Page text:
• 1-year term for 1% APY rate with 0.995% interest/dividend rate 
  • 2-year term for 1.5% APY rate with 1.49% interest/dividend rate 
  • 5-year term for 1.90% APY rate with 1.884% interest/dividend rate


  • Interest credited monthly
  • Fixed-rate accounts
  • Deposits insured by the NCUA 


  • An early withdrawal penalty fee

Service Credit Union was initially created to assist military personnel and their family members working at Pease Air National Guard Base. The company now handles over $4 billion in assets. The CDs/certificates range from six-month terms to five-year terms and require a minimum initial deposit of $500. Interest/dividends are credited monthly to a certificate account. In general, accounts with long-term rates obtain increased APY rates. For example, a two-year term account with a minimum $500 deposit earns a 1.5% APY rate. The website includes a helpful calculator to assist interested individuals in better understanding their potential earnings. 

This credit union is primarily for active duty military, veterans and their families; Department of Defense members and their families; and members of certain employer groups. However, anyone can become a Service Credit Union member if they join the American Consumer Council (ACC) for free.

A potential drawback is that certificate accounts have an early withdrawal penalty fee. 

Features to Look for in Certificates

When examining the best certificate, contemplate multiple features such as customer service, withdrawal fees and APY rates. Compare options before deciding to open an account.

Strong APY rates

Credit unions typically discuss rates in terms of dividends paid and APY. The APY rates and dividend rates are not considered standard across all companies. Financial institutions frequently have elevated APR rates for CDs or certificates with longer terms. However, it’s advised to compare similar certificates between various financial providers to have a more comprehensive understanding of the market. Keep in mind that it’s best to compare certificates that have the same term lengths when analyzing rates.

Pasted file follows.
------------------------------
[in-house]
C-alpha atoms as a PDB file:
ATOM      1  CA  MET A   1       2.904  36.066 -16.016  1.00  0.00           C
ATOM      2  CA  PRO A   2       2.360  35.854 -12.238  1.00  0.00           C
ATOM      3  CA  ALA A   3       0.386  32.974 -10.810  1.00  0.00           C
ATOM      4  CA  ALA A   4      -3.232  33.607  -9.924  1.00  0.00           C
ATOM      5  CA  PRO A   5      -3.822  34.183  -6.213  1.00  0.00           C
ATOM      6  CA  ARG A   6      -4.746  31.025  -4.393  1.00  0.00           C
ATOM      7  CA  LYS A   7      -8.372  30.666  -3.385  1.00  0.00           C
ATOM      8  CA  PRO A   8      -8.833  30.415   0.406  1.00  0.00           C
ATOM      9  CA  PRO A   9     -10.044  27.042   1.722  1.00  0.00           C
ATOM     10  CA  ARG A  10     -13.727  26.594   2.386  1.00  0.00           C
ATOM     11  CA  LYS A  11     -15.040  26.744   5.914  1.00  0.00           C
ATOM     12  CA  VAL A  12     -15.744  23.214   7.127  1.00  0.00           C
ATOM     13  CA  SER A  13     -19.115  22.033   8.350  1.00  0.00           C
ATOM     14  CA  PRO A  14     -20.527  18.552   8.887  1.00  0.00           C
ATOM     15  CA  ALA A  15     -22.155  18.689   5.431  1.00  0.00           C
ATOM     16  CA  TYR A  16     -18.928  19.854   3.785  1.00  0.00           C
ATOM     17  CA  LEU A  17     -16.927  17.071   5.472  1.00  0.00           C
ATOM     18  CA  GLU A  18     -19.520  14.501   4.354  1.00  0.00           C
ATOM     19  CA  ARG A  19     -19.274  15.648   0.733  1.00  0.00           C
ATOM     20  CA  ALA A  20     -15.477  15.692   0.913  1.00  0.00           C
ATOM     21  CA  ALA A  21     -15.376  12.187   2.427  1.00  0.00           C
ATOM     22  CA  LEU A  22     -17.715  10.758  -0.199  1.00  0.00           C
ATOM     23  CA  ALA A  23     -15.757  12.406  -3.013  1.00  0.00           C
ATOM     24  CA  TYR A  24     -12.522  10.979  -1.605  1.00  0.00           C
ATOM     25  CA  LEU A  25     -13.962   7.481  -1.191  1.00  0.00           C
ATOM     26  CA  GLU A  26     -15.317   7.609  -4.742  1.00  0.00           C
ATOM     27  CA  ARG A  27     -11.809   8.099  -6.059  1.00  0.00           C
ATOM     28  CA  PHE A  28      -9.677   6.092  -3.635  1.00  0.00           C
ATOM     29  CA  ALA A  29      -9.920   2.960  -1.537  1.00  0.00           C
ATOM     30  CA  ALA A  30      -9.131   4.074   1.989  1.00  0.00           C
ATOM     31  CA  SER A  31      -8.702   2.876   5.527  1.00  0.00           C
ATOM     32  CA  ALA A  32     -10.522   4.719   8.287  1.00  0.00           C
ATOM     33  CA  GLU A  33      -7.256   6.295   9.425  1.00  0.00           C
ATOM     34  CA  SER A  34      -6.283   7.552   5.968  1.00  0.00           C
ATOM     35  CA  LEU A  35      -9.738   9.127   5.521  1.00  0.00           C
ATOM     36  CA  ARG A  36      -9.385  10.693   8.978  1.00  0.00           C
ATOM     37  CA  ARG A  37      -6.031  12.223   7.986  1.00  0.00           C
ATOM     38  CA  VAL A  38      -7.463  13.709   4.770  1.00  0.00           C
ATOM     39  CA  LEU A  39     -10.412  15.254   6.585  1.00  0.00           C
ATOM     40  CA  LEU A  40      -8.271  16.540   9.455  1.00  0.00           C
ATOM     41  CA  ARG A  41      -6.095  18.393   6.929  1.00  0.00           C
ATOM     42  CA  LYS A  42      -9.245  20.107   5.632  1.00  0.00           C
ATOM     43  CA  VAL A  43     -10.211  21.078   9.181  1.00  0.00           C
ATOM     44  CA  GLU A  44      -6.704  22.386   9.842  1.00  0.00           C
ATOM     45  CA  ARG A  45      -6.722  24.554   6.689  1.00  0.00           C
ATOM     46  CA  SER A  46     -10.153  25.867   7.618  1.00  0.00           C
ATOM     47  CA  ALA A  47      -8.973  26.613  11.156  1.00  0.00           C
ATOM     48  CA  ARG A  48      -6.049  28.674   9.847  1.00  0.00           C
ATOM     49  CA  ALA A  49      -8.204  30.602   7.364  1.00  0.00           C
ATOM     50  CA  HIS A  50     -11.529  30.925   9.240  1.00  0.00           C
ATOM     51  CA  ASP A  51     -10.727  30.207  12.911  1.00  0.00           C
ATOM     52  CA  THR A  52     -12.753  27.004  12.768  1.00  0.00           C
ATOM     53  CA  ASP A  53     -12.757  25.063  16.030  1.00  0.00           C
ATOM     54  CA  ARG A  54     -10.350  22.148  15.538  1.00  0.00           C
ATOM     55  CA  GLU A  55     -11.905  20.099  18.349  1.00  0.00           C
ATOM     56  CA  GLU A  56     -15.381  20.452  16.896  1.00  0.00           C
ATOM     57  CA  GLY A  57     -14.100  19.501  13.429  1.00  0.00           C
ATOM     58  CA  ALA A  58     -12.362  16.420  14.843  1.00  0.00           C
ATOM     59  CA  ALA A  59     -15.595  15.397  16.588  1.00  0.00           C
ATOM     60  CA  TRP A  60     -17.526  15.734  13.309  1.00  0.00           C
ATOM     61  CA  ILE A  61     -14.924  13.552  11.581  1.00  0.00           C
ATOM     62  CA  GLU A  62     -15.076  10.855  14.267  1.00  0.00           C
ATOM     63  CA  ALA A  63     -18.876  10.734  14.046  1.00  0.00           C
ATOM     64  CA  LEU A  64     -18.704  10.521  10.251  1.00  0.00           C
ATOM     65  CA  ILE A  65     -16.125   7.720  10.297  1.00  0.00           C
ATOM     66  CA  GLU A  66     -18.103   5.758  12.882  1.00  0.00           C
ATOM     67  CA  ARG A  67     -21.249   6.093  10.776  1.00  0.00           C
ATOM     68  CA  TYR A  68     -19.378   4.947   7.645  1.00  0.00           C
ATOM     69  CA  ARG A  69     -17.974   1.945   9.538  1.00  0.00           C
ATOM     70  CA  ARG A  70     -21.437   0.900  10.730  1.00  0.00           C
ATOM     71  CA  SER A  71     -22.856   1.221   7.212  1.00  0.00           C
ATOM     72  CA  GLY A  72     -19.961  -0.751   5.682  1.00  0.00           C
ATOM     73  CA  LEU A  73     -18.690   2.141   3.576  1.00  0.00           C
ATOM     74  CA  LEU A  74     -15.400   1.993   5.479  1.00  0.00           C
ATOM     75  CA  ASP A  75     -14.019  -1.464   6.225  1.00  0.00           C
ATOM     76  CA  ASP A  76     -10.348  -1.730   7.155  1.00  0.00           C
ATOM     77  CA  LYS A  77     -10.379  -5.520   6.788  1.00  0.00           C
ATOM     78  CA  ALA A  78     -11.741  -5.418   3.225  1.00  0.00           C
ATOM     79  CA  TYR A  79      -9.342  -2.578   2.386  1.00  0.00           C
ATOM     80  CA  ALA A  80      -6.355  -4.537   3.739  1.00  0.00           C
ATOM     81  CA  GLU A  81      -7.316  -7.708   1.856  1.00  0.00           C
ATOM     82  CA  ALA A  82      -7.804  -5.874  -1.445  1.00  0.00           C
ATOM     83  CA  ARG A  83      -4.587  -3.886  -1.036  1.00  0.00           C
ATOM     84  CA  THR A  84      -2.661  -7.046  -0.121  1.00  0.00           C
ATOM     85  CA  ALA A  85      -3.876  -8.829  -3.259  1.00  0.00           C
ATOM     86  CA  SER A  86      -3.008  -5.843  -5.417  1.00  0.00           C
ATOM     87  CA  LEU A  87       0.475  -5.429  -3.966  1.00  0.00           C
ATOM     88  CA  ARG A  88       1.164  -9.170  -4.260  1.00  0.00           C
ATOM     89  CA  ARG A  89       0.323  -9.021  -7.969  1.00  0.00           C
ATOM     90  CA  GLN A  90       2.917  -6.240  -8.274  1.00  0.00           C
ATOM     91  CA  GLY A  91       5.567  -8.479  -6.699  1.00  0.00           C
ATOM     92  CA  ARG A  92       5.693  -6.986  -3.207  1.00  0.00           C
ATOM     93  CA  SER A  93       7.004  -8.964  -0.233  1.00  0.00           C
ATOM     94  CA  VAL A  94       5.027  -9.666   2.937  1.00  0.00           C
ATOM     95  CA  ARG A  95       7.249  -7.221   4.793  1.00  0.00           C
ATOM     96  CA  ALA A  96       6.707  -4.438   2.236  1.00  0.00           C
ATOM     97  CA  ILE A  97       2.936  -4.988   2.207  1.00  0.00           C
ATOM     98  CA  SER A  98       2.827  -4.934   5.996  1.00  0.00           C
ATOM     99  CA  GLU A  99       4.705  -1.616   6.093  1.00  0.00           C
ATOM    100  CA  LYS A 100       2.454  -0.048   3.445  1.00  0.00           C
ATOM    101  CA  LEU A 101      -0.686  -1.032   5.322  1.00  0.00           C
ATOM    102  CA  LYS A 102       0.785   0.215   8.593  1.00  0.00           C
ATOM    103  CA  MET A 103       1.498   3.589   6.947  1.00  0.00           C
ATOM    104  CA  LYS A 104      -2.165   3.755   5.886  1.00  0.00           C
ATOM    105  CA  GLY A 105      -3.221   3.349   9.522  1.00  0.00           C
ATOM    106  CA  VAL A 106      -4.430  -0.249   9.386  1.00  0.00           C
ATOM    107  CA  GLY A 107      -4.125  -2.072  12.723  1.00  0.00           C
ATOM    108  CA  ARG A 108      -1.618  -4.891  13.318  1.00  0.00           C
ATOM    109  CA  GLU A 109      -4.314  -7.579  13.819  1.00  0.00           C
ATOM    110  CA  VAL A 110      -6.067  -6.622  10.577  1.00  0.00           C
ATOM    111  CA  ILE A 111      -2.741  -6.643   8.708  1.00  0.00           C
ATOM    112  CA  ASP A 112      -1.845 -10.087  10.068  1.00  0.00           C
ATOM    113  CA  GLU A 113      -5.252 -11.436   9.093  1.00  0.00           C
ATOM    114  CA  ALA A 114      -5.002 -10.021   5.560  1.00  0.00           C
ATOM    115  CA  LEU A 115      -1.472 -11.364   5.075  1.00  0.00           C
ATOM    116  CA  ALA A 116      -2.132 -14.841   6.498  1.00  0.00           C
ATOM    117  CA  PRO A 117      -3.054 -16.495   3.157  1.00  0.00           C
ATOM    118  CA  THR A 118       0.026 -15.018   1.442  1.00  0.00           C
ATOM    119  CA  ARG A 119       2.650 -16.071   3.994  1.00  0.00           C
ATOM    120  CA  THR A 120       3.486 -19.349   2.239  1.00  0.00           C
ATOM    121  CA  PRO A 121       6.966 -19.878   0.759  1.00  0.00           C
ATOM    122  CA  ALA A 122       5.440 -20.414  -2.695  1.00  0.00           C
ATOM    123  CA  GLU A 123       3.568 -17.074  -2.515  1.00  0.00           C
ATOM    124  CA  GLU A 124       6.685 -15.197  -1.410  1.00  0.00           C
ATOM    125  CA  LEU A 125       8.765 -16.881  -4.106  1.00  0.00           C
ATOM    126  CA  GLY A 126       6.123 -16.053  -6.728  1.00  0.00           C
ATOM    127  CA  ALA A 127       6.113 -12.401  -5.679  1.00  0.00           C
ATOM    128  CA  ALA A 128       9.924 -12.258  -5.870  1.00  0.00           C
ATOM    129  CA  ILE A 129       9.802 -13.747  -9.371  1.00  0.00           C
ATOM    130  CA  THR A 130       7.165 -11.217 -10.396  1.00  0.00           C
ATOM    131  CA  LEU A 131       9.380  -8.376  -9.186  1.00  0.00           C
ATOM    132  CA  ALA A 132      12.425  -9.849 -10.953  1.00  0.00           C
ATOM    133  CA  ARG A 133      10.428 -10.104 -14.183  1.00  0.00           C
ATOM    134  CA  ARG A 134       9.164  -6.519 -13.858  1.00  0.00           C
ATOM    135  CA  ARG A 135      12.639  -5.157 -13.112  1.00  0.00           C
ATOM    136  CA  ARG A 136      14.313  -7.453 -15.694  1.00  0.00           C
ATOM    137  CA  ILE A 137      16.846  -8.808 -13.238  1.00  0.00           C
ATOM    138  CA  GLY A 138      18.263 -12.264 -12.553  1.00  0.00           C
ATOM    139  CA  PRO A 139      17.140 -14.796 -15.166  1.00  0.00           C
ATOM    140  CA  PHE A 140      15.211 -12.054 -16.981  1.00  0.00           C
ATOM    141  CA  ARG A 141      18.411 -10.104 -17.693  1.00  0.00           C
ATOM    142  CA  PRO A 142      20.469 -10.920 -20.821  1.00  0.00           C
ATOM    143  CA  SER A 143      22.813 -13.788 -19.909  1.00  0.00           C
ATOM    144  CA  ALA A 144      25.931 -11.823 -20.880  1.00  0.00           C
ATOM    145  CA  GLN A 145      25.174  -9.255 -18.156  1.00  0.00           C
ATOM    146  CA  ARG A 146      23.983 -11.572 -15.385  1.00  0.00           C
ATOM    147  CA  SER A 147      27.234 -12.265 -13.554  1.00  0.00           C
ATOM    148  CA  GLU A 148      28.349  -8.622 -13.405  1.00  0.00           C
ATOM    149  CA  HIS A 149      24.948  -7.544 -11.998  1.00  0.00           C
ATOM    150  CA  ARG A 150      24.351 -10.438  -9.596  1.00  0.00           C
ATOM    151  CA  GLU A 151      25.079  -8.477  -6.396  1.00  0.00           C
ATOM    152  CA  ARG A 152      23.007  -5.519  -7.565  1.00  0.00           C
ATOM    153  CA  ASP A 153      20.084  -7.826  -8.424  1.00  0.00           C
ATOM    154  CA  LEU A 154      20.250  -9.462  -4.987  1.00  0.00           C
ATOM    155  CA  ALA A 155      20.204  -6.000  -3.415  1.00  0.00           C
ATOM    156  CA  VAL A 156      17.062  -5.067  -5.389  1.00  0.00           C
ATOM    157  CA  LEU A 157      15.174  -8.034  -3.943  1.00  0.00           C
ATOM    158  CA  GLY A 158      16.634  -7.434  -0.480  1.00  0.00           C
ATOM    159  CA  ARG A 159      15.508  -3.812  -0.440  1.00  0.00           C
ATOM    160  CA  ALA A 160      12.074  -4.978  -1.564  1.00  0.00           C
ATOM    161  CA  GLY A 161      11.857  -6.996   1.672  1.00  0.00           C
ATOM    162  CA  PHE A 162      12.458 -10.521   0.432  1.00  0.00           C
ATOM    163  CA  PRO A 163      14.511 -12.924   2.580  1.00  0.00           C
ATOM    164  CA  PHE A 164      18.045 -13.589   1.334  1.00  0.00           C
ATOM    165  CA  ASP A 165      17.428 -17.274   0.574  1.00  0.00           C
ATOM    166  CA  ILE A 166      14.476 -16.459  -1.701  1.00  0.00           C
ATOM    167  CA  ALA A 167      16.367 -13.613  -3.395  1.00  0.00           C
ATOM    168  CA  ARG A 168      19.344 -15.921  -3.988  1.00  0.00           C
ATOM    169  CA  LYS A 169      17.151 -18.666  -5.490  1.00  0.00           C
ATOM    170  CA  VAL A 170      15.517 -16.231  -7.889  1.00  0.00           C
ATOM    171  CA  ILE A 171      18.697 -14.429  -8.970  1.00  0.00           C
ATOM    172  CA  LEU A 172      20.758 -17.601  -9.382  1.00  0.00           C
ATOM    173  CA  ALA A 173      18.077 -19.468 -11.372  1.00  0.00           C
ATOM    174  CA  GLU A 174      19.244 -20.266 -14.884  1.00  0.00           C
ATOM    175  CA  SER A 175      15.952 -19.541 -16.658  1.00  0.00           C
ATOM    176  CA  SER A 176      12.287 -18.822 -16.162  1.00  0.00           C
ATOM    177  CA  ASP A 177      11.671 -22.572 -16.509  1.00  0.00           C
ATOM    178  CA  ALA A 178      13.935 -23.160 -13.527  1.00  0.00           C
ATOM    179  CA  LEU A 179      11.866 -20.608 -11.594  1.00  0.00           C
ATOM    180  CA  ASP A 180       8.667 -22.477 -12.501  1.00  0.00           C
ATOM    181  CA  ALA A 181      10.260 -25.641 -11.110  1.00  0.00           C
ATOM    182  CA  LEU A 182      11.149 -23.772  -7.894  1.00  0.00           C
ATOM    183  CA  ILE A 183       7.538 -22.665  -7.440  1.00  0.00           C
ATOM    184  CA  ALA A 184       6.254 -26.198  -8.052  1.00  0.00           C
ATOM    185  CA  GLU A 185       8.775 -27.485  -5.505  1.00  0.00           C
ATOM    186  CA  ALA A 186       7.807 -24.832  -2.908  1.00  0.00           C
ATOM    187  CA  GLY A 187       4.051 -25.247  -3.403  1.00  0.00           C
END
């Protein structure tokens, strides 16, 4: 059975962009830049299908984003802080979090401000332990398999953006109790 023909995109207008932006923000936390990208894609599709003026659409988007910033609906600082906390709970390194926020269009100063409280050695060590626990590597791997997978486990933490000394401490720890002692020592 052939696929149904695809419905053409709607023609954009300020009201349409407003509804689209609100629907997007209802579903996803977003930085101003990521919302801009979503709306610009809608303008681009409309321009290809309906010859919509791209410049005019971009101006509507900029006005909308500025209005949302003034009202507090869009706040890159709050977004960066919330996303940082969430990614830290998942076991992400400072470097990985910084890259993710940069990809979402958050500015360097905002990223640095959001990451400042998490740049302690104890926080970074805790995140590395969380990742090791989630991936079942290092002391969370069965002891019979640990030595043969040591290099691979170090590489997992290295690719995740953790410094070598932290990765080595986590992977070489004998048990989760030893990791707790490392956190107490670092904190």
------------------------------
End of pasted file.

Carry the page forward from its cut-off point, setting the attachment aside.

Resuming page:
Low fees

Examine the certificate fee structures to discover if a company has hidden or additional charges that have the potential to add up in the long run.

It’s common for companies to have fees such as early withdrawal penalties. These penalties are typically charged in two different ways. For example, some companies charge a penalty fee of several months' worth of simple interest while other financial institutions charge a percentage of what you would have earned if the account had reached maturity. 

Helpful customer service

The strength of the company’s customer service should be taken into consideration when examining the account offering. Financial institutions usually have multiple ways that customers and interested individuals are able to reach out to the company with questions. For example, it’s common for such companies to have email addresses, phone numbers and social media accounts where people can reach out with questions or concerns. Look to see how thoroughly a company has also answered frequently asked questions. 

When in doubt, examine third-party websites where customers are able to post reviews and rate customer performance. Read the most recent reviews as well as the lower- and higher-ranking reviews to have a fuller understanding of the company. Customer reviews have the potential to reveal how you will likely be treated if you decide to become a customer. 

Reputation of financial institution

The strength of the financial institution providing the certificate is important to take into consideration when deciding whether it’s a good choice to open an account. Research if the credit union that you are interested in using is backed by the NCUA. In addition to knowing if a company is insured by the NCUA, explore how the company is rated and perceived on external platforms such as Moody’s. Companies similar to Moody’s provide useful information that helps identify credit risk.